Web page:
House Republicans Pass Defense Bill Packed with Culture War Policies

House Republicans Pass Defense Bill Packed with Culture War Policies


The House passed an $895 billion defense policy bill on Friday, narrowly approving a measure that Republicans loaded with controversial culture war amendments via a largely party-line vote that sets up a clash with Senate Democrats.

The 217-199 House vote saw just three Republicans vote against the bill and just six Democrats vote for it. The annual measure, known as the National Defense Authorization Act (NDAA), lays out policy and recommended funding levels for the Defense Department.

“The threats facing our nation are more complex and challenging than anything we’ve encountered before,” Republican Rep. Mike Rogers of Alabama, chairman of the House Armed Services Committee, said in a statement. “To ensure that we stay ahead of our adversaries, the FY25 NDAA keeps the continued modernization of our nuclear deterrent on track, invests in our undersea capabilities, boosts innovation, and supports the capabilities our warfighters need to succeed on any future battlefield.”

Republican leaders also highlighted pay raises for the military, including a 19.5% increase for junior enlisted service members, and improvements in housing, healthcare and child care.

Democrats also supported those provisions, and the bill started out in a bipartisan fashion. It cleared the Armed Services Committee last month in a strongly bipartisan vote, 57-1. Republicans then piled on a slew of conservative policy riders targeting abortion access, transgender medical care and Pentagon diversity programs. Democrats oppose those provisions and argue that they demean service members and hurt the national defense.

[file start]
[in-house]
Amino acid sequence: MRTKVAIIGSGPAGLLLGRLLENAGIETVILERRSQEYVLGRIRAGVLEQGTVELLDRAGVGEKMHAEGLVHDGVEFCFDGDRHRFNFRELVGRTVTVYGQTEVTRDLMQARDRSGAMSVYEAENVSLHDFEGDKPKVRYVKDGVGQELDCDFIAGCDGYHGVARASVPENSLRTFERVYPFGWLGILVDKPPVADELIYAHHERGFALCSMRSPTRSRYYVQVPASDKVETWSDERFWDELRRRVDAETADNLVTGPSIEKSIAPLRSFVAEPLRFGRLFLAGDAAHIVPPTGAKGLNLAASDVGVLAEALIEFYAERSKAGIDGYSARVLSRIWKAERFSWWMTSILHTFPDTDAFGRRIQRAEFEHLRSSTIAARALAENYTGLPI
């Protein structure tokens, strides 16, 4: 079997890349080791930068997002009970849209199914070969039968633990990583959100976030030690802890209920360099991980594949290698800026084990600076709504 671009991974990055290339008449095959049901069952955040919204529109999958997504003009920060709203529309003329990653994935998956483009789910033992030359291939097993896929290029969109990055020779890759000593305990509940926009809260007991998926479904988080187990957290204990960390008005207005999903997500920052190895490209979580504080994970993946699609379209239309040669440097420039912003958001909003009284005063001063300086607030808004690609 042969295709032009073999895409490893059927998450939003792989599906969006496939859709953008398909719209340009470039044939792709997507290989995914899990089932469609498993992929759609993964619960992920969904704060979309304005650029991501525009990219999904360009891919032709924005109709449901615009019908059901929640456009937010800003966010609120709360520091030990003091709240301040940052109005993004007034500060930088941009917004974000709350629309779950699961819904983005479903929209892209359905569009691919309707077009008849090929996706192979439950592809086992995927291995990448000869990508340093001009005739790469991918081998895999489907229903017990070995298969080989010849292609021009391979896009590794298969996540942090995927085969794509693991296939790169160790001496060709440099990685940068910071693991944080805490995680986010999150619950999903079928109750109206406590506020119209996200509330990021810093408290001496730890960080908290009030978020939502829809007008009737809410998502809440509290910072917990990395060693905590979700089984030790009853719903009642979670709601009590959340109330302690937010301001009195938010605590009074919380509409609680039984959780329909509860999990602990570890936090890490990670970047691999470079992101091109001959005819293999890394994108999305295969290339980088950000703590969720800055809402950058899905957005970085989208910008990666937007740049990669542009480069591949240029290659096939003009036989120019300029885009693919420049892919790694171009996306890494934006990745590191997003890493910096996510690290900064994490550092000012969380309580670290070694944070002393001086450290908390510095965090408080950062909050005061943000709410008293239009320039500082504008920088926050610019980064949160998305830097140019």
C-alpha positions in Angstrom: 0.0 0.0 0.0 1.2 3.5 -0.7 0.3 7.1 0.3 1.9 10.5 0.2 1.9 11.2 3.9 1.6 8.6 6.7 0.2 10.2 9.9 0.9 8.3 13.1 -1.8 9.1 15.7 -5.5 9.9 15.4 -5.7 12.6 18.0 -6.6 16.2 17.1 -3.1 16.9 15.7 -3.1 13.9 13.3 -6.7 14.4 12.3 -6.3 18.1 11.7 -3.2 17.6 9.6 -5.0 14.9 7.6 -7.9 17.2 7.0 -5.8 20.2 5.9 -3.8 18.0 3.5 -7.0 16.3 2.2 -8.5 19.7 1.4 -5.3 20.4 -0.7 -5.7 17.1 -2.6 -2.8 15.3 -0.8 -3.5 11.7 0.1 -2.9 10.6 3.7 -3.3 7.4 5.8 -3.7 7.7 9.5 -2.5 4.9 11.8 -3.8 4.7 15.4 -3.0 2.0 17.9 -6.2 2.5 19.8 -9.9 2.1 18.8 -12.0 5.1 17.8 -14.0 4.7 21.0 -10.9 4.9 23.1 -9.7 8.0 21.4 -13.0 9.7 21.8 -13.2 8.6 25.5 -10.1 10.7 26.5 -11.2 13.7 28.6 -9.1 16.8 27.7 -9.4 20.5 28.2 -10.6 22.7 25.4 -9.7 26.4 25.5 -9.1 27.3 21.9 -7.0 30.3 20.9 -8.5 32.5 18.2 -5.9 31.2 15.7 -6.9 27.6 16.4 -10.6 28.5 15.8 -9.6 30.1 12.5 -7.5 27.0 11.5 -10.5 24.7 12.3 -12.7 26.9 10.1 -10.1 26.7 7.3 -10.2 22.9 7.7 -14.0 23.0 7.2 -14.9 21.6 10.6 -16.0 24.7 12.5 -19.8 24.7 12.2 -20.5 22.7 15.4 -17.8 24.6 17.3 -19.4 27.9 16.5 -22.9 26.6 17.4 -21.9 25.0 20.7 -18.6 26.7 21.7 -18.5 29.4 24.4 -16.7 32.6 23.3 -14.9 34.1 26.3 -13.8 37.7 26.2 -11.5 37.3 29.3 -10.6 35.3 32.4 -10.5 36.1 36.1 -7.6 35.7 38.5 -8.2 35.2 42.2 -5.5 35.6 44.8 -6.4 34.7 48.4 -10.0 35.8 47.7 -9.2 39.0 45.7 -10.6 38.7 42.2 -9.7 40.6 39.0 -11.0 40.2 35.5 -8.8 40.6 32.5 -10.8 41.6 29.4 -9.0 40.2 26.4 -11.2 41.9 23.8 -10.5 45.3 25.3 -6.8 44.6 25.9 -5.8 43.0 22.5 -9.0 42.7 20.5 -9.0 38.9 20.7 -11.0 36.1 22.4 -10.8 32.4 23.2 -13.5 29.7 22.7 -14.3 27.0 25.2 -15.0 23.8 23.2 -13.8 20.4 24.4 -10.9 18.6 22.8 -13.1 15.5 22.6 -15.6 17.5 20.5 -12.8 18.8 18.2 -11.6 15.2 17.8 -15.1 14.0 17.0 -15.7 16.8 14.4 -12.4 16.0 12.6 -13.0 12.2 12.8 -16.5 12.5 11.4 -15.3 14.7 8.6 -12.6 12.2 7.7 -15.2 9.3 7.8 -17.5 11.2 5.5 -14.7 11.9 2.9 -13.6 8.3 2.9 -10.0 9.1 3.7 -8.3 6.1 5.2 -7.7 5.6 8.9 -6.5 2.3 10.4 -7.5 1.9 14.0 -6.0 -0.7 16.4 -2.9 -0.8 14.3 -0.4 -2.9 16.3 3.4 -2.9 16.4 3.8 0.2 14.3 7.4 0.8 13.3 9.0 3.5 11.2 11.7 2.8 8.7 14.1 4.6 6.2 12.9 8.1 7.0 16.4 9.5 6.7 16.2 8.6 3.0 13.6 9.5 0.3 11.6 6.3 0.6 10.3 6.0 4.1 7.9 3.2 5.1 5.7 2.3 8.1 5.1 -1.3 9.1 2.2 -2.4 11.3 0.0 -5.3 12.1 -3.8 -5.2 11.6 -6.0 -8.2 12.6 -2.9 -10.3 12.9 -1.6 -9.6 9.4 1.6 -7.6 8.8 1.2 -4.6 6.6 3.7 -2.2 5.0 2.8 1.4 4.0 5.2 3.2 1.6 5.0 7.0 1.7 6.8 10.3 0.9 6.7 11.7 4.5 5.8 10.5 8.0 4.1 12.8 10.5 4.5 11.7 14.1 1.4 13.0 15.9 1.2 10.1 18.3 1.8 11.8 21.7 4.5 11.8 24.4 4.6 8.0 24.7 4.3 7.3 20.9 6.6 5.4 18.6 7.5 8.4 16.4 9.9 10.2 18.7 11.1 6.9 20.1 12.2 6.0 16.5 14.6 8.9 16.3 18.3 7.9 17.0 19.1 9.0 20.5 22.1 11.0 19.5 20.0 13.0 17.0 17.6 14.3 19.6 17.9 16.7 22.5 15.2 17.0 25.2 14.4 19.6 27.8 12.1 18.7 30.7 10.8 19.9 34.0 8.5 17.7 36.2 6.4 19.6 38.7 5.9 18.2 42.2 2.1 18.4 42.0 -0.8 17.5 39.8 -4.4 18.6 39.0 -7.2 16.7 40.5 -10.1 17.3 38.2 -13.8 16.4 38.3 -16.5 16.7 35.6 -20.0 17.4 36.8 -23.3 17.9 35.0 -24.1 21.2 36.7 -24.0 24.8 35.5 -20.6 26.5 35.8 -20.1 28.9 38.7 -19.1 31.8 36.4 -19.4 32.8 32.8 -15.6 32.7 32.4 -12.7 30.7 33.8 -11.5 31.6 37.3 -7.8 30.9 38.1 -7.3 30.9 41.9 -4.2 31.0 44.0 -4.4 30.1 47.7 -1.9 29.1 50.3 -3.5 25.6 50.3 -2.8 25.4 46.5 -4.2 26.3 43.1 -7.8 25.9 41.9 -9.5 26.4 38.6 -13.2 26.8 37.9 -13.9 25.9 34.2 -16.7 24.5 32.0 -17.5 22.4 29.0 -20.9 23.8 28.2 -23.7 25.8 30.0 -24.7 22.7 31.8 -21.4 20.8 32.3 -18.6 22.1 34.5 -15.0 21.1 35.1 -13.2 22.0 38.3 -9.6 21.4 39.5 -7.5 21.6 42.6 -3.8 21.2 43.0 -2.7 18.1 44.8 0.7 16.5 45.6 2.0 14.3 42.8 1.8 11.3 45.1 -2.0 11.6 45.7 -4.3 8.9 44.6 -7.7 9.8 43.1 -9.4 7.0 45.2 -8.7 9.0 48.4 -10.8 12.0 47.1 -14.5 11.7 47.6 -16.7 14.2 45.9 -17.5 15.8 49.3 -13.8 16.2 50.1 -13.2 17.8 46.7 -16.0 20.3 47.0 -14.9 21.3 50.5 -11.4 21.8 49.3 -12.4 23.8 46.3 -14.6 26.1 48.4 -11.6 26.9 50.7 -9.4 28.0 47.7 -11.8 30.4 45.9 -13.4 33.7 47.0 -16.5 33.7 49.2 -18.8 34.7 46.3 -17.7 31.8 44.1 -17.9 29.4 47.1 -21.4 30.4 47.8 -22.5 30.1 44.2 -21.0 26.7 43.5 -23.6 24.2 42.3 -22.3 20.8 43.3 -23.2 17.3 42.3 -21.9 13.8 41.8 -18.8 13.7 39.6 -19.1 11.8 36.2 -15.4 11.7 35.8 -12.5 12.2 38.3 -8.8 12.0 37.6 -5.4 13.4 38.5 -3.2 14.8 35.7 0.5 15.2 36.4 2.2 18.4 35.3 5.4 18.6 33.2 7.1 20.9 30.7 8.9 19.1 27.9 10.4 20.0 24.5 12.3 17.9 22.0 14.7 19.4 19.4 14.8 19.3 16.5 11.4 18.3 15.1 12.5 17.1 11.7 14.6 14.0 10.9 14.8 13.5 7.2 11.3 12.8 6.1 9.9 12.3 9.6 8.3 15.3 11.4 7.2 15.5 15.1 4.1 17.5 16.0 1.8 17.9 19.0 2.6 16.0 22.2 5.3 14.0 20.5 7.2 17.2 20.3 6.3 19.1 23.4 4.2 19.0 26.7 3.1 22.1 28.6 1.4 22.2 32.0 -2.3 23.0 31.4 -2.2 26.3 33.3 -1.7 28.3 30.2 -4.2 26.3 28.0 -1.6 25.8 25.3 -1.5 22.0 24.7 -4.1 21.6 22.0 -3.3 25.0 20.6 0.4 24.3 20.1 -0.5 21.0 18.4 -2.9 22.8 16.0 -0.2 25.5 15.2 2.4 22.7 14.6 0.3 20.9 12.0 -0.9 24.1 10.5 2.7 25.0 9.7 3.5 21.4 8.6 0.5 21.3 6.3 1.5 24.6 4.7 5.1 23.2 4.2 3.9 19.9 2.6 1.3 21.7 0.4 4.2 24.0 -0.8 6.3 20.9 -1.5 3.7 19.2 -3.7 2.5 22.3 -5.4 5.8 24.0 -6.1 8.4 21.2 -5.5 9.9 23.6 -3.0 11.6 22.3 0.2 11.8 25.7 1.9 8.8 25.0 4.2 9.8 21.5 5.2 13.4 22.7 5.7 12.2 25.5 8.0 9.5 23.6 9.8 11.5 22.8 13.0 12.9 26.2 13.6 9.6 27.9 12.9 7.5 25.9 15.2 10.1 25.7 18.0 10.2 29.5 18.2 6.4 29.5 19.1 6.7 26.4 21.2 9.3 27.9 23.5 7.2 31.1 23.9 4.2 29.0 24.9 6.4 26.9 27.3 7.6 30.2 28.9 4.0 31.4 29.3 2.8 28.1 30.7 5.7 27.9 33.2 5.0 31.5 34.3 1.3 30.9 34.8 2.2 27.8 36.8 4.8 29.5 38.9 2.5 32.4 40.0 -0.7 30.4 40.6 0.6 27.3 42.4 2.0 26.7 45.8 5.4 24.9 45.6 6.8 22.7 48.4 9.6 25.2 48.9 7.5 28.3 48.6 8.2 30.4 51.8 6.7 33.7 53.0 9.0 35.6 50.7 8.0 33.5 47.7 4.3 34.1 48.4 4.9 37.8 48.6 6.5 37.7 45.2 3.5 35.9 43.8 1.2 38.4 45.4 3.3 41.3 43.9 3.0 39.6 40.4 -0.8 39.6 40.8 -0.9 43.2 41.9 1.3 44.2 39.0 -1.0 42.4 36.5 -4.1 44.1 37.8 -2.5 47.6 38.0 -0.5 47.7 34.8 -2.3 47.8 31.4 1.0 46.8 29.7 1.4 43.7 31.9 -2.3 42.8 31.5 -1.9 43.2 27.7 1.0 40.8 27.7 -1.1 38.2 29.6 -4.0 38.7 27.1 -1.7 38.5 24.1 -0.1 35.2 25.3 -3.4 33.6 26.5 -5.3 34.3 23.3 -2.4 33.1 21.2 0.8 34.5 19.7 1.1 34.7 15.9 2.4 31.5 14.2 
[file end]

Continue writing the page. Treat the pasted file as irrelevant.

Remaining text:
Those culture war clashes mean that the House bill will go nowhere in the Senate, where lawmakers are working on their own version of the legislation. The Senate Armed Services Committee on Friday advanced its own version of the NDAA, which calls for an increased $923.3 billion in funding.

“Once again, the House Republican Majority has prioritized MAGA extremism over our national security and our military families. They have undermined a bipartisan national defense bill and warped it into another vehicle for their anti-abortion, anti-freedom, anti-equality agenda,” said House Democratic Whip Katherine Clark.

Republicans had also loaded up their version of last year’s NDAA with similar culture war measures. “The legislation was eventually ironed out with the Senate, with the upper chamber making concessions in order to boot out the abortion policy provisions,” The Hill notes. “A handful of culture war amendments did, however, make it into the final version.”

What’s next: Congress has passed the annual NDAA every year for more than six decades. To continue that streak, Republicans and Democrats will again have to come up with a compromise version of the legislation — one that will most likely exclude the House’s conservative policy provisions, which can’t get through the Senate.

Rep. Adam Smith of Washington, the top Democrat on the House Armed Services Committee, urged his colleagues this week to skip the partisan clashes and cut straight to the bipartisan final product. “Let’s just get there earlier this time, save ourselves the aggravation,” he said, per The Washington Post. “It’s where we’re going to wind up anyways, so why don’t we just go ahead and do it?”

Appropriations update: House Republicans continue to plow ahead on annual spending bills. The House Appropriations Committee on Thursday advanced the measures covering Defense; Financial Services and General Government; and the Legislative Branch. The committee also approved the Homeland Security and State and Foreign Operations bills this week.